Jim Persinger’s Personal Page
For those who want to know more about my education, professional background and affiliations, here’s my vita.
Aside from candidates in the School Psychology Program, I don't meet (face to face) many of those who take my online classes in spring or summer. Here are a few professional and personal things to let you know me a bit.
I earned a B.A. and an M.S. at Emporia State University in ’88 and ‘90, and then studied at the University of Kansas (M.S., Ed.S., Ph.D.) while working in education for about nine years. I primarily worked as a school psychologist after earning an Ed.S. in 1992, but throughout my career have concurrently had roles of preschool coordinator, program evaluator, and briefly, a teacher for students with autism. I completed my Ph.D. in 1999, serendipitously at the same time a position opened in ESU’s Department of Psychology and Special Education, and started as an assistant professor in 2000.
I have been Director of the School Psychology Program since 2002. For most of my career at ESU, I have taught courses across the Secondary Education, Adaptive Education, Educational Leadership, Clinical Psychology, and School Psychology programs. At present, I’m almost exclusively a trainer of school psychologists, and teach intelligence assessment to clinical psychology candidates as well. I was promoted from Associate to Professor in spring 2012. In 2015 I was named a Roe. R. Cross Distinguished Professor, the highest honor afforded to faculty at Emporia State University.
My wife Keely and I met as students at the University of Kansas, and have been married since 1994. She’s been a school psychologist in Abilene, Junction City, Manhattan, Flint Hills Coop (Emporia), and Eureka. She ultimately switched hats, and is coming up on her 11th year as Director of ESU’s Center for Early Childhood Education. Our daughter Emma is in high school and son Aaron will soon move on from elementary school.
I love the field of school psychology, but also have a few outside interests. My main passion, as you can probably infer from the garage shirts I often wear on campus, is long-distance motorcycle touring, usually with camping gear strapped to the back. My bike is five years old and has 65k on it, so I do really well, working my way through a bucket list of U.S. roads to ride and wonders to see while I’m healthy enough to pull it off. I do my own personal iron butt run at least once a year, most recently Cody, Wyoming (entrance to Yellowstone) to Emporia, 1050 miles, in one exhausting day, and a campsite on the Rio Grande in Big Bend National Park to home (960 miles, technically not an Iron Butt day). Love it!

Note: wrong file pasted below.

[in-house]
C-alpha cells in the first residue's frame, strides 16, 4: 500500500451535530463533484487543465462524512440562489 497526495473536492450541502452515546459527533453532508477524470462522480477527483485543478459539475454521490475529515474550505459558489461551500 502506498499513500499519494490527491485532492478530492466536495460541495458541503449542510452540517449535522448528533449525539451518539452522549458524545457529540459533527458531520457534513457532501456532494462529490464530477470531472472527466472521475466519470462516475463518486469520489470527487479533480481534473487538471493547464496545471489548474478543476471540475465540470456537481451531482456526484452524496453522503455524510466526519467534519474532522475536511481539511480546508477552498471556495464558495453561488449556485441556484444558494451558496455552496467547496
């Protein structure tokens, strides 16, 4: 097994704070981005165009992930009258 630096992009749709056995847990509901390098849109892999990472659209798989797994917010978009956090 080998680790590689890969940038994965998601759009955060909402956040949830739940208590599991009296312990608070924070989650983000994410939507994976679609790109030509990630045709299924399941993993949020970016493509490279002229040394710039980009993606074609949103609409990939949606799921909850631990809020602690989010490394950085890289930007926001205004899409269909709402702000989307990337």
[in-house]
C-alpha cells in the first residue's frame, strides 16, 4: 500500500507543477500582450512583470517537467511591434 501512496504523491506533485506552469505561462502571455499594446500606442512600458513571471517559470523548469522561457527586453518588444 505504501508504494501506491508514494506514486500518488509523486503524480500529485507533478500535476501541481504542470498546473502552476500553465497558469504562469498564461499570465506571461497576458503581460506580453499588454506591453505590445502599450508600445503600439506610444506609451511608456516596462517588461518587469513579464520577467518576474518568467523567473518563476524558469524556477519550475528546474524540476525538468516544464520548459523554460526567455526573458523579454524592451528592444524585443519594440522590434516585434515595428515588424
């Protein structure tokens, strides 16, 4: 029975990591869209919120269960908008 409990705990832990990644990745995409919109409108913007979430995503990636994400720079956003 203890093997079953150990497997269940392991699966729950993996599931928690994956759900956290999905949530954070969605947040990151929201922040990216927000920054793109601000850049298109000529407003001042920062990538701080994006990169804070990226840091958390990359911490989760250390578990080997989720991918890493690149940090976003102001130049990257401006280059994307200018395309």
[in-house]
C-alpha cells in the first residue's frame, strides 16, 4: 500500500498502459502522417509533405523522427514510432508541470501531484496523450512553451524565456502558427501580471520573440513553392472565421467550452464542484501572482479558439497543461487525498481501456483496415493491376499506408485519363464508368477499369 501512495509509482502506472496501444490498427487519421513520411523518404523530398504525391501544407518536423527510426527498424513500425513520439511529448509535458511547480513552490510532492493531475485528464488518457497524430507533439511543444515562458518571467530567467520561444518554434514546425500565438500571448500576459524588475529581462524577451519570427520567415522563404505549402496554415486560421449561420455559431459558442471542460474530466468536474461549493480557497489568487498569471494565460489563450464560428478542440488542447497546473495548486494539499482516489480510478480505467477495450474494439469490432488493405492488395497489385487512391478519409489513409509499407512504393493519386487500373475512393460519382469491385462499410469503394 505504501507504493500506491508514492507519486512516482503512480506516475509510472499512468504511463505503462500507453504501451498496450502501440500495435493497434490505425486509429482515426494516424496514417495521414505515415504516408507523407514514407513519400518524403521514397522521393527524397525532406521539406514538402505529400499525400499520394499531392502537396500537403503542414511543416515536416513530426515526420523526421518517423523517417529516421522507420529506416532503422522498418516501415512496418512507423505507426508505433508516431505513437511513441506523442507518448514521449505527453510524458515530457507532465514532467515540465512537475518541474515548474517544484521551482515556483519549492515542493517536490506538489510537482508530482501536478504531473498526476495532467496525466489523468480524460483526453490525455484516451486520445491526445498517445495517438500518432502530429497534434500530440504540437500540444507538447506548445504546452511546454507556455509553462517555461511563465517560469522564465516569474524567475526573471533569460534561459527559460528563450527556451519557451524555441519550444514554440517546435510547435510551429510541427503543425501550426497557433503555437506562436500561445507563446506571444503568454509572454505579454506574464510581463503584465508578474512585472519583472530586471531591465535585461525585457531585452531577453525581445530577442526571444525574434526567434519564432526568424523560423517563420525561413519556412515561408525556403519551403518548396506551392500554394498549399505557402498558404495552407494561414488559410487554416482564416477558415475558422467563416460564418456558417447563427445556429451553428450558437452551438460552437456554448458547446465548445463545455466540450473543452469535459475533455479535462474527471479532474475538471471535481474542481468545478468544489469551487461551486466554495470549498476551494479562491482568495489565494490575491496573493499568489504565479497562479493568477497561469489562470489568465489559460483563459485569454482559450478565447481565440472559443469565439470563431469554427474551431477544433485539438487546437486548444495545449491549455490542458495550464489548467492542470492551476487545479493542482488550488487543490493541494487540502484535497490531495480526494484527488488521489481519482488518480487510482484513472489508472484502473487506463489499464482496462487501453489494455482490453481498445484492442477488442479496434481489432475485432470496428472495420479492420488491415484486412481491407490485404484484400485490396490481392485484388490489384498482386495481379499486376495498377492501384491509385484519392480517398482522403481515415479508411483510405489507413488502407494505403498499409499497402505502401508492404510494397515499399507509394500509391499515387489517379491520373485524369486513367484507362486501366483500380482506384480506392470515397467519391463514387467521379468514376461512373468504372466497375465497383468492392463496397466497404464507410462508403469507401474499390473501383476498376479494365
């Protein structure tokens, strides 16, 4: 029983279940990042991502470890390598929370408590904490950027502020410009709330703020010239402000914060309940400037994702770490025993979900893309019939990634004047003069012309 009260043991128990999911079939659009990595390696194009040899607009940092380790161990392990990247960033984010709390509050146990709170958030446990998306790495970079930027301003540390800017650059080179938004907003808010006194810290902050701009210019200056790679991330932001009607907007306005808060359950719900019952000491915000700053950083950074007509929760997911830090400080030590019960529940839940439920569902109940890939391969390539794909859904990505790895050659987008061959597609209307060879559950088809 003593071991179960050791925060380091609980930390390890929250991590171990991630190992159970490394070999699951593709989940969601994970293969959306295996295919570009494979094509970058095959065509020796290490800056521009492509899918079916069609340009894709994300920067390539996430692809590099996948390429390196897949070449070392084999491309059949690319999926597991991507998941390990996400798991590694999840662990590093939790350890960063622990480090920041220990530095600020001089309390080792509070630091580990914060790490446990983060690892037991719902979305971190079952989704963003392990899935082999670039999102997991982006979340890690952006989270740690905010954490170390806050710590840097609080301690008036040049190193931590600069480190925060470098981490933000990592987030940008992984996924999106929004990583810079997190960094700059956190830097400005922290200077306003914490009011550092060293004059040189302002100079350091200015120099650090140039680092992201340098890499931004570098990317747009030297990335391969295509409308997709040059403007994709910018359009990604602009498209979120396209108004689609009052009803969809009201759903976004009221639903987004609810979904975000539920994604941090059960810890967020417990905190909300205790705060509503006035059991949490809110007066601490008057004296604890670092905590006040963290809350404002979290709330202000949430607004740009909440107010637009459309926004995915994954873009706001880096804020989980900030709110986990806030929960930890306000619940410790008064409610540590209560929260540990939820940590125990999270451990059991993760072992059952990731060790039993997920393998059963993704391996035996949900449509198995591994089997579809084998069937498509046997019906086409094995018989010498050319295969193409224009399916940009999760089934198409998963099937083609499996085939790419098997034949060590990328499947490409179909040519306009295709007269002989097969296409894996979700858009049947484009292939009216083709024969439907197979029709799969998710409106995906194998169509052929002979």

My idea of a perfect vacation is a three-day ride through the Ozarks at breakneck speeds, scraping floorboards along the way, or a week hitting every scenic drive in New Mexico or Colorado. But motorcycle aside, a great vacation is to tour museums, art galleries and historical sites. I never could fathom why somebody would pay to go someplace like a Jamaican resort for “fun and sun” all day. Why would I want to pay to get sunburned and sweaty? Living in Kansas, we can do that for free much of the year.
My many professional affiliations are in my vita. I am in my 16th consecutive year of service to KASP on its executive board. I served as 2008 President of the Kansas Association of School Psychologists, and organized the most heavily-attended KASP conference ever. My most prominent professional service activities at present involve serving as KASP webmaster since 2006, trying to create a statewide network of PREPaRE-certified crisis prevention/intervention professionals in order to create a Kansas response team, and with ESU emerita Sharon Karr taking the lead, are trying to help get the NCSP parity bill passed in Kansas. In addressing the crisis intervention piece, I was the first PREPaRE certified trainer in Kansas and have helped train around eight dozen individuals so far in crisis response: there are several on the KASP board with this training, and together we intend keep offering this throughout Kansas. I’m also a certified Safe Space trainer and in 2014-16 am helping GLSEN-KC offer those trainings throughout the state.
My research interests are diverse:
· I am working to pilot a sociometric approach for use with Tier 1 of RTI: a quick snapshop of a classroom, done in two minutes, which can with validity and reliability ascertain which children are likely to have increasingly social and emotional problems barring intervention. I have presented on the topic at national conferences and will continue this line of research for several more years.